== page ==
This opinion will be unpublished and
may not be cited except as provided by
Minn. Stat. § 480A.08, subd. 3 (2002).
STATE OF MINNESOTA
IN COURT OF APPEALS
State of Minnesota,
Terry Lee Williams,
Filed November 25, 2003
Mower County District Court
File No. K2-02-827
Mike Hatch, Attorney General, 1800 NCL Tower, 445 Minnesota Street, St. Paul, MN 55101-2134; and
Patrick A. Oman, Mower County Attorney, Jonathan P. Olson, Assistant County Attorney, 201 1st Street Northeast, Austin, MN 55912 (for respondent)
Lawrence W. Pry, Assistant State Public Defender, 445 Minnesota Street, Suite 900, St. Paul, MN 55101 (for appellant)
Considered and decided by Klaphake, Presiding Judge, Willis, Judge, and Anderson, Judge.
Appellant Terry Lee Williams challenges his conviction for gross misdemeanor assault, alleging that the district court erred by admitting into evidence a stipulation to appellant’s prior conviction for domestic assault without obtaining his personal waiver of his right to a jury trial on that issue. Because appellant failed to object at trial and to show that he was prejudiced by the stipulation, we affirm.
Where it is an element of the charged offense, a defendant may stipulate to the existence of a prior conviction. See, e.g., State v. Berkelman, 355 N.W.2d 394, 397 (Minn. 1984) (gross misdemeanor DWI); State v. Davidson, 351 N.W.2d 8, 12 (Minn. 1984) (felon in possession of handgun). “Minnesota courts have recognized that a district court must accept a defendant’s stipulation to prior convictions in certain cases unless the facts underlying the prior conviction are relevant to some disputed issue.” State v. Matelski, 622 N.W.2d 826, 832 (Minn. App. 2001), review denied (Minn. May 15, 2001). In essence, by stipulating to one element of an offense, a defendant waives his right to trial by jury on that element, permitting him to keep unduly prejudicial evidence away from the jury so as not to invite improper speculation. Berkelman, 355 N.W.2d at 396-97.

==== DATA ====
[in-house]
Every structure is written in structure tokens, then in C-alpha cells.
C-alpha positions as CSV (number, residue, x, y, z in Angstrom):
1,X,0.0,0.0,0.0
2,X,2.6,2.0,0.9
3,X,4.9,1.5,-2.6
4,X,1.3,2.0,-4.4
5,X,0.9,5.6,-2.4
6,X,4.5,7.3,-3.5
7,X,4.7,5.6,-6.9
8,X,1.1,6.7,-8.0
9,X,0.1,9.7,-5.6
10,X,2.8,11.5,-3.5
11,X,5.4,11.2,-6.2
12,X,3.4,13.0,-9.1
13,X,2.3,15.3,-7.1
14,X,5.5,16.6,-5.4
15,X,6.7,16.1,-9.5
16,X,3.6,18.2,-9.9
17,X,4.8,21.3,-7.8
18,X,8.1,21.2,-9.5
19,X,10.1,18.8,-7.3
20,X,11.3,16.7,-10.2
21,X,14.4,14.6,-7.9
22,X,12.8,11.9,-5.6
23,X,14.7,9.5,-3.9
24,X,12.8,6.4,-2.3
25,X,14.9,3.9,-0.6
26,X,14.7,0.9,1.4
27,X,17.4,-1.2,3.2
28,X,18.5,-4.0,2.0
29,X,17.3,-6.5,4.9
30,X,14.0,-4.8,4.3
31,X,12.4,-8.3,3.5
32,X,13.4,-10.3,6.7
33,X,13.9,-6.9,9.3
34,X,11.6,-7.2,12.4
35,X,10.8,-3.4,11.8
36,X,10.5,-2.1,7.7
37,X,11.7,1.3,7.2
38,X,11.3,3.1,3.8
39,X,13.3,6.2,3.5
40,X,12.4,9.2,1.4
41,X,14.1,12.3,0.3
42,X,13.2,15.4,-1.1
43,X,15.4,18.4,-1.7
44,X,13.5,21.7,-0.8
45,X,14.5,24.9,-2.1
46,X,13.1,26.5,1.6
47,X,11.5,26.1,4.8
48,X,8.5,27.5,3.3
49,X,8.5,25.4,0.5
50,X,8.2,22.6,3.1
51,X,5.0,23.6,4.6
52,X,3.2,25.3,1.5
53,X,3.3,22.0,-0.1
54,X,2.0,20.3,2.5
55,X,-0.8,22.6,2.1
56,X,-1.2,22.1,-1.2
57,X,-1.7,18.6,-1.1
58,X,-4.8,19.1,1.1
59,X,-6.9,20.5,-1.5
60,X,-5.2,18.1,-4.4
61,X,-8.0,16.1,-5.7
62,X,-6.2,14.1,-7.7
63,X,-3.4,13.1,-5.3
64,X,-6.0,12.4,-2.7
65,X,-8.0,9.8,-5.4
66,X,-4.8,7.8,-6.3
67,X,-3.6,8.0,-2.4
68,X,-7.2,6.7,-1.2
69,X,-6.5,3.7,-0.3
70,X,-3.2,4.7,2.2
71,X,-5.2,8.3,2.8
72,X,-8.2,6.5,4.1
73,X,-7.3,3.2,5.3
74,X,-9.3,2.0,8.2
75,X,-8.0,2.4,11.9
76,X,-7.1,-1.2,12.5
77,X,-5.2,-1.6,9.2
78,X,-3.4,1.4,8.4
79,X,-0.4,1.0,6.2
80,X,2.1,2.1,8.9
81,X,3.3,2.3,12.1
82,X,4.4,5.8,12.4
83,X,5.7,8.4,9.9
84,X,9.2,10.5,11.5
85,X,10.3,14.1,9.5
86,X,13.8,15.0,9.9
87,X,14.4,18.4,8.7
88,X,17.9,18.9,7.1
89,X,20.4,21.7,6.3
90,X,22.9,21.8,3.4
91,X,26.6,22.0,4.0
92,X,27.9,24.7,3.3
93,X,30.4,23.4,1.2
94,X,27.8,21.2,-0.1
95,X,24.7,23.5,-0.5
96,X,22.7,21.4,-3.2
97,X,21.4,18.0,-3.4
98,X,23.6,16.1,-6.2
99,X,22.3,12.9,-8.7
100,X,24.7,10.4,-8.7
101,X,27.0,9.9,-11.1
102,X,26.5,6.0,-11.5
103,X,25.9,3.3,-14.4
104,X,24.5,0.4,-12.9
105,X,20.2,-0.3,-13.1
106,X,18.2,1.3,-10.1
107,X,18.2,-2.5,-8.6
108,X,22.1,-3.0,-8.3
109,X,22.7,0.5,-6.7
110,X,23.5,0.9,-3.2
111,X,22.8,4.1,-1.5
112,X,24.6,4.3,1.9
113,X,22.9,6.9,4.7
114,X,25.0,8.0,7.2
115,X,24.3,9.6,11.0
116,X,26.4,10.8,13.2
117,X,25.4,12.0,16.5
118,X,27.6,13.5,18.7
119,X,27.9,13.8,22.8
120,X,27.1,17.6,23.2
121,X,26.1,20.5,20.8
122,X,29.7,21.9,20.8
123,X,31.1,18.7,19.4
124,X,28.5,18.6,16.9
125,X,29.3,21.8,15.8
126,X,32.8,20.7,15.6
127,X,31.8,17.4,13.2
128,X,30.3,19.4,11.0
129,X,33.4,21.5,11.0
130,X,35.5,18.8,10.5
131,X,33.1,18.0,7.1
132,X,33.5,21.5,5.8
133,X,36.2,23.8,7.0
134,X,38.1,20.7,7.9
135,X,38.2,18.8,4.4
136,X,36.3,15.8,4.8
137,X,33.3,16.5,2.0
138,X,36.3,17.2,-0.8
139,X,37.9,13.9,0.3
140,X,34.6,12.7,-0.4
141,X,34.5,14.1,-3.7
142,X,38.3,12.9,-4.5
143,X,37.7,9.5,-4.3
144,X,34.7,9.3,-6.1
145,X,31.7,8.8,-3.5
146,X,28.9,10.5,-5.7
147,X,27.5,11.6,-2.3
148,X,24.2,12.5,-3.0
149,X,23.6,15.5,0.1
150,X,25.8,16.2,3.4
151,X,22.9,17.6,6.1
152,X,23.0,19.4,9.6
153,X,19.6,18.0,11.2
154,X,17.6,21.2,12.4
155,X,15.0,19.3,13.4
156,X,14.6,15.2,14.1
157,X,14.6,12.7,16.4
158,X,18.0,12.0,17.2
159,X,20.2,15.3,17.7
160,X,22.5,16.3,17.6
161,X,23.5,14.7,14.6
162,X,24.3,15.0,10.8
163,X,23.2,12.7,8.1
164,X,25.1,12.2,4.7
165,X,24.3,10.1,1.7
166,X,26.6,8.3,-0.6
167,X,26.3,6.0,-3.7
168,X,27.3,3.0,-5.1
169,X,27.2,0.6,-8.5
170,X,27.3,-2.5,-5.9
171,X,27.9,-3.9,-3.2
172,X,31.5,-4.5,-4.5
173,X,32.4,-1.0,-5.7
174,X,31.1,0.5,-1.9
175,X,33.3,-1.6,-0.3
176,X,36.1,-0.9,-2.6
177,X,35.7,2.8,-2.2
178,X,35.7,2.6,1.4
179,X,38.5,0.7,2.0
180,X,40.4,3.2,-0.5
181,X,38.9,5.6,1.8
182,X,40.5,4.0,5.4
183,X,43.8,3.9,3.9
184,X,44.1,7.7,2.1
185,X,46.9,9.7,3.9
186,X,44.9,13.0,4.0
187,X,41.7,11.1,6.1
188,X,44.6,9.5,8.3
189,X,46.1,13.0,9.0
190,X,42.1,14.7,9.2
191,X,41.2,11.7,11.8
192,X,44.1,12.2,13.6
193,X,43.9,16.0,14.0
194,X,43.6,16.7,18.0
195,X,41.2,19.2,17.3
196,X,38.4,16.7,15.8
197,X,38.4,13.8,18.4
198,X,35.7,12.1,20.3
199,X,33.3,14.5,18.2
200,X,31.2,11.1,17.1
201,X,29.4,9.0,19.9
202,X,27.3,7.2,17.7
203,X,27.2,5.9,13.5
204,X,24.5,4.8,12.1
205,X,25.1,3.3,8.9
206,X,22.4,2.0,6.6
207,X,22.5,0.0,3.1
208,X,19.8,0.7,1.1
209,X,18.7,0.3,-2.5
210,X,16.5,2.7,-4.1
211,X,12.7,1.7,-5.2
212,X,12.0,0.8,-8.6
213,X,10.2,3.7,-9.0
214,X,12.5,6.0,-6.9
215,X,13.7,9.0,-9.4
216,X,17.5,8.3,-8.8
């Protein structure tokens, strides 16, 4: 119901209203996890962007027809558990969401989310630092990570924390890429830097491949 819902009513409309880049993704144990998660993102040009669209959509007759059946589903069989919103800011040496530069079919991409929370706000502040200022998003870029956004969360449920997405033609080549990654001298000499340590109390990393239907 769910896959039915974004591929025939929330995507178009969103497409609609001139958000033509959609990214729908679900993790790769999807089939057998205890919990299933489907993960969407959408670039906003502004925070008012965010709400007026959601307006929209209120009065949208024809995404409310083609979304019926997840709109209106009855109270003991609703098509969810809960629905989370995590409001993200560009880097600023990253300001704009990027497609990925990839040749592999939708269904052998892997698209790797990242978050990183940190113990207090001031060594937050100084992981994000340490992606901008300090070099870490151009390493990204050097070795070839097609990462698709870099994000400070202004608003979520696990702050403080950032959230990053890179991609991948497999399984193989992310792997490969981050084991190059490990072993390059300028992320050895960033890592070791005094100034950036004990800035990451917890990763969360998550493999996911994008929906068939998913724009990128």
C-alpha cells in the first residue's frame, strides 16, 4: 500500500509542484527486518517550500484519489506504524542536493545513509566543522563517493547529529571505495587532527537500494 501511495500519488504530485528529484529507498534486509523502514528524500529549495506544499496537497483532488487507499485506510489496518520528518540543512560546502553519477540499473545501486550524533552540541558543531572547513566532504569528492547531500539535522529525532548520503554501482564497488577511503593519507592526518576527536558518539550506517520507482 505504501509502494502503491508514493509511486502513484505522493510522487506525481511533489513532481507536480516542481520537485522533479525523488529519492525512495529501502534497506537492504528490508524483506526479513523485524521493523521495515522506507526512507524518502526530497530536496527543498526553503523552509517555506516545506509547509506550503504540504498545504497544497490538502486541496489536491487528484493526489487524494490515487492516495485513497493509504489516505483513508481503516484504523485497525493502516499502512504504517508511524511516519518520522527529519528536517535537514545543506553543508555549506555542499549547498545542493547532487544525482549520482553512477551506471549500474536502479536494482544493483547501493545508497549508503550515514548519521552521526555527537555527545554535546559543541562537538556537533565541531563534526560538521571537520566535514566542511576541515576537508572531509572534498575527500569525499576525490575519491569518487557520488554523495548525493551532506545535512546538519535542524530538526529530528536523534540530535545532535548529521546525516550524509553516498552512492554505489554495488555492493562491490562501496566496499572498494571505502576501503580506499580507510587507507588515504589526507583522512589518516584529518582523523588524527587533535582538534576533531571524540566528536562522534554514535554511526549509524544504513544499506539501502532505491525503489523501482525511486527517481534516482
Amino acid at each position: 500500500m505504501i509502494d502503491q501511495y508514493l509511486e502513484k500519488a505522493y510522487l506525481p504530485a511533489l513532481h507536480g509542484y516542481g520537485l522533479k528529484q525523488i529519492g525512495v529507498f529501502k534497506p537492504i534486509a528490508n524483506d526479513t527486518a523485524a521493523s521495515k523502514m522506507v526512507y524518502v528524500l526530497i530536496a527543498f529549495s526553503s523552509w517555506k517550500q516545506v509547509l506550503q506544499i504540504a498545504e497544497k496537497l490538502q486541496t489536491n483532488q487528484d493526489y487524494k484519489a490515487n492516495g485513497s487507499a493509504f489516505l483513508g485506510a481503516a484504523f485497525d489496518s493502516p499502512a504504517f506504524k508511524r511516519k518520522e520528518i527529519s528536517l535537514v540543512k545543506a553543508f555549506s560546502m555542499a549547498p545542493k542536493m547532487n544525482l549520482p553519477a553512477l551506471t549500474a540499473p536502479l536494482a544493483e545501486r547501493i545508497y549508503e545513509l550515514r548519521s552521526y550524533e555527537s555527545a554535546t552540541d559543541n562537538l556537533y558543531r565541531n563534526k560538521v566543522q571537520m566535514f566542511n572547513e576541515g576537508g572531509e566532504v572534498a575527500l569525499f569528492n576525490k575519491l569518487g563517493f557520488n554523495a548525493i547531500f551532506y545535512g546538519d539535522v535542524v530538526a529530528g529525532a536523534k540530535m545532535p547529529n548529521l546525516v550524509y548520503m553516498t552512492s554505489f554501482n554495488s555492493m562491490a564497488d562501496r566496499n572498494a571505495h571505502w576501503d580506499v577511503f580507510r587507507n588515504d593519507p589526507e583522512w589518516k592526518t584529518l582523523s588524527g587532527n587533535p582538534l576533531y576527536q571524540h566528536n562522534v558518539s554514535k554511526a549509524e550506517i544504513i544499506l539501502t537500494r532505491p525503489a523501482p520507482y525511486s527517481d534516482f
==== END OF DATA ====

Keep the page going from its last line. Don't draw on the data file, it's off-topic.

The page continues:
A defendant’s right to a jury trial includes the right to be tried on each and every element of the charge. State v. Bluhm, 457 N.W.2d 256, 260 (Minn. App. 1990), aff’d in prt, rev’d in prt on other grounds, 460 N.W.2d 22, 24 (Minn. 1990). Although a defendant may agree to submit a case on stipulated facts by waiving his trial rights, such a waiver must be made personally by the defendant and not by defense counsel. State v. Halseth, 653 N.W.2d 782, 785 (Minn. App. 2002). Based on the record before us, appellant did not make an unequivocal waiver of his right to jury trial on the issue of his prior conviction.
Appellant made no objection to the district court’s instruction that the parties had stipulated to the existence of the prior conviction. A failure to object generally means that an alleged error has been waived. State v. Roberts, 651 N.W.2d 198, 201 (Minn. App. 2002), review denied (Minn. Dec. 17, 2002). A waived issue may nevertheless be considered if it involves plain error affecting substantial rights of the defendant. Id. Failure to obtain a personal waiver of the fundamental right to have a jury decide each and every element of the charged offense may be plain error, but appellant must demonstrate that this failure affected his substantial rights by showing that the fairness or integrity of the proceedings was compromised. See id. at 202-03.
In the usual case, a defendant objects because the district court has refused to permit a stipulation to an element of the charge that would remove potentially prejudicial evidence from the jury’s consideration. See, e.g., Berkelman, 355 N.W.2d at 395; Davidson, 351 N.W.2d at 10; Matelski, 622 N.W.2d at 831-32. From a review of the record here, it is clear that the district court sought to treat the prior conviction in a way that would minimize prejudice to appellant. The state was prepared with a certified copy of the prior conviction. Appellant himself did not deny the prior conviction, but merely clarified that it did not involve the same victim. Under these circumstances, the district court’s admission of the stipulation did not compromise the fairness or integrity of the proceedings and was therefore not erroneous.
We affirm appellant’s conviction.